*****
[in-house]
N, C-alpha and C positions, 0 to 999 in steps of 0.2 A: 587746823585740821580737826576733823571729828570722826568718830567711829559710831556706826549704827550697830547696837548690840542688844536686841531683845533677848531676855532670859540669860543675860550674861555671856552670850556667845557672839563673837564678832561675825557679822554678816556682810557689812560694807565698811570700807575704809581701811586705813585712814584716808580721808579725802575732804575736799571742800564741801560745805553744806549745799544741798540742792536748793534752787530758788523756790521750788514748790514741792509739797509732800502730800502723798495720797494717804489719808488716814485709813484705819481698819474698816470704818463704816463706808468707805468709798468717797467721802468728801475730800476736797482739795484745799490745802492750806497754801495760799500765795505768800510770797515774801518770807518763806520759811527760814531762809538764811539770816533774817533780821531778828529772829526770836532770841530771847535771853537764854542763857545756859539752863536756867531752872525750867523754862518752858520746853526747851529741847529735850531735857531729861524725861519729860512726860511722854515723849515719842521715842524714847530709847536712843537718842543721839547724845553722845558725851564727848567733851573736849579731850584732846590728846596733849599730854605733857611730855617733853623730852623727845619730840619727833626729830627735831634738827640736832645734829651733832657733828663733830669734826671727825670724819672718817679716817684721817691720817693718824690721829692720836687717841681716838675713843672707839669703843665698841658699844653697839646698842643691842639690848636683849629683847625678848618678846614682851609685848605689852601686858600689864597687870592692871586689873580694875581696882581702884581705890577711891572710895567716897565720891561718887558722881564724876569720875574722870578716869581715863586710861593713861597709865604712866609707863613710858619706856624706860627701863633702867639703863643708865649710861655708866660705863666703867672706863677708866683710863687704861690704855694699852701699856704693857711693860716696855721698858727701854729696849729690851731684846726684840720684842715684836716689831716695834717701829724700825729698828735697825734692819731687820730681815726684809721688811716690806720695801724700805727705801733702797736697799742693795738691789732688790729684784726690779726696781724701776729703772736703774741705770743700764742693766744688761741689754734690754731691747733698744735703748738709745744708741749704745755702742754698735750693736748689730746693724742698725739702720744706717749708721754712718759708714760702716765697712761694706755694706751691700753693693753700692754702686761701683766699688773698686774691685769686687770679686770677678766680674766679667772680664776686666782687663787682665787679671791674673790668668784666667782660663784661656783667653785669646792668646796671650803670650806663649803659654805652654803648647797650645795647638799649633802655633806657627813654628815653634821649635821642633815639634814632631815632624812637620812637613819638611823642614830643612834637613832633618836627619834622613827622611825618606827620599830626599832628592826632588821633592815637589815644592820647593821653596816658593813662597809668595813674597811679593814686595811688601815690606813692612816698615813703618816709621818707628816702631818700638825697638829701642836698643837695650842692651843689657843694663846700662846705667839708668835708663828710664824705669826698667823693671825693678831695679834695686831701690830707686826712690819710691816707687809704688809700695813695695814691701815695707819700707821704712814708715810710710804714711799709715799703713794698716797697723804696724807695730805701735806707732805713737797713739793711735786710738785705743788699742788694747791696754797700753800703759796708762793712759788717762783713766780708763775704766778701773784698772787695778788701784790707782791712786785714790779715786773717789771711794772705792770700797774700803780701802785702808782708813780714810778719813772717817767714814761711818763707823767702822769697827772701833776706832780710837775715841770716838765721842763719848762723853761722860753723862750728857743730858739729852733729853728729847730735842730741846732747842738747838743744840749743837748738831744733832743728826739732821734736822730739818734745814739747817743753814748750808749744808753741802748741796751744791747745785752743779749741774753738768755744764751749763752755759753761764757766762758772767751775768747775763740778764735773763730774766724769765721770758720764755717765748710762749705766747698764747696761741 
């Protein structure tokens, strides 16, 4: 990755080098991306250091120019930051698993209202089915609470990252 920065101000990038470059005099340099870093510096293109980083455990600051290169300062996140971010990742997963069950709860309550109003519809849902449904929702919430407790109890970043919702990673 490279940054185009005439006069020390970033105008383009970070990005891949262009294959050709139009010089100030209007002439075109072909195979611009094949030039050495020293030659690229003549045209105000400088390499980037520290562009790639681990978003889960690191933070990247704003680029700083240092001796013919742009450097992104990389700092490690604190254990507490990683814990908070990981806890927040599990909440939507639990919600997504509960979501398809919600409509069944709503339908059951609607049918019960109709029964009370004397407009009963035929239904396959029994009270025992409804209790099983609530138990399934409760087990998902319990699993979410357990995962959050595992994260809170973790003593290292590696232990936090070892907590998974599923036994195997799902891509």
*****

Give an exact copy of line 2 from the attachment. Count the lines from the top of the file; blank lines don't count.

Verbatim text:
N, C-alpha and C positions, 0 to 999 in steps of 0.2 A: 587746823585740821580737826576733823571729828570722826568718830567711829559710831556706826549704827550697830547696837548690840542688844536686841531683845533677848531676855532670859540669860543675860550674861555671856552670850556667845557672839563673837564678832561675825557679822554678816556682810557689812560694807565698811570700807575704809581701811586705813585712814584716808580721808579725802575732804575736799571742800564741801560745805553744806549745799544741798540742792536748793534752787530758788523756790521750788514748790514741792509739797509732800502730800502723798495720797494717804489719808488716814485709813484705819481698819474698816470704818463704816463706808468707805468709798468717797467721802468728801475730800476736797482739795484745799490745802492750806497754801495760799500765795505768800510770797515774801518770807518763806520759811527760814531762809538764811539770816533774817533780821531778828529772829526770836532770841530771847535771853537764854542763857545756859539752863536756867531752872525750867523754862518752858520746853526747851529741847529735850531735857531729861524725861519729860512726860511722854515723849515719842521715842524714847530709847536712843537718842543721839547724845553722845558725851564727848567733851573736849579731850584732846590728846596733849599730854605733857611730855617733853623730852623727845619730840619727833626729830627735831634738827640736832645734829651733832657733828663733830669734826671727825670724819672718817679716817684721817691720817693718824690721829692720836687717841681716838675713843672707839669703843665698841658699844653697839646698842643691842639690848636683849629683847625678848618678846614682851609685848605689852601686858600689864597687870592692871586689873580694875581696882581702884581705890577711891572710895567716897565720891561718887558722881564724876569720875574722870578716869581715863586710861593713861597709865604712866609707863613710858619706856624706860627701863633702867639703863643708865649710861655708866660705863666703867672706863677708866683710863687704861690704855694699852701699856704693857711693860716696855721698858727701854729696849729690851731684846726684840720684842715684836716689831716695834717701829724700825729698828735697825734692819731687820730681815726684809721688811716690806720695801724700805727705801733702797736697799742693795738691789732688790729684784726690779726696781724701776729703772736703774741705770743700764742693766744688761741689754734690754731691747733698744735703748738709745744708741749704745755702742754698735750693736748689730746693724742698725739702720744706717749708721754712718759708714760702716765697712761694706755694706751691700753693693753700692754702686761701683766699688773698686774691685769686687770679686770677678766680674766679667772680664776686666782687663787682665787679671791674673790668668784666667782660663784661656783667653785669646792668646796671650803670650806663649803659654805652654803648647797650645795647638799649633802655633806657627813654628815653634821649635821642633815639634814632631815632624812637620812637613819638611823642614830643612834637613832633618836627619834622613827622611825618606827620599830626599832628592826632588821633592815637589815644592820647593821653596816658593813662597809668595813674597811679593814686595811688601815690606813692612816698615813703618816709621818707628816702631818700638825697638829701642836698643837695650842692651843689657843694663846700662846705667839708668835708663828710664824705669826698667823693671825693678831695679834695686831701690830707686826712690819710691816707687809704688809700695813695695814691701815695707819700707821704712814708715810710710804714711799709715799703713794698716797697723804696724807695730805701735806707732805713737797713739793711735786710738785705743788699742788694747791696754797700753800703759796708762793712759788717762783713766780708763775704766778701773784698772787695778788701784790707782791712786785714790779715786773717789771711794772705792770700797774700803780701802785702808782708813780714810778719813772717817767714814761711818763707823767702822769697827772701833776706832780710837775715841770716838765721842763719848762723853761722860753723862750728857743730858739729852733729853728729847730735842730741846732747842738747838743744840749743837748738831744733832743728826739732821734736822730739818734745814739747817743753814748750808749744808753741802748741796751744791747745785752743779749741774753738768755744764751749763752755759753761764757766762758772767751775768747775763740778764735773763730774766724769765721770758720764755717765748710762749705766747698764747696761741 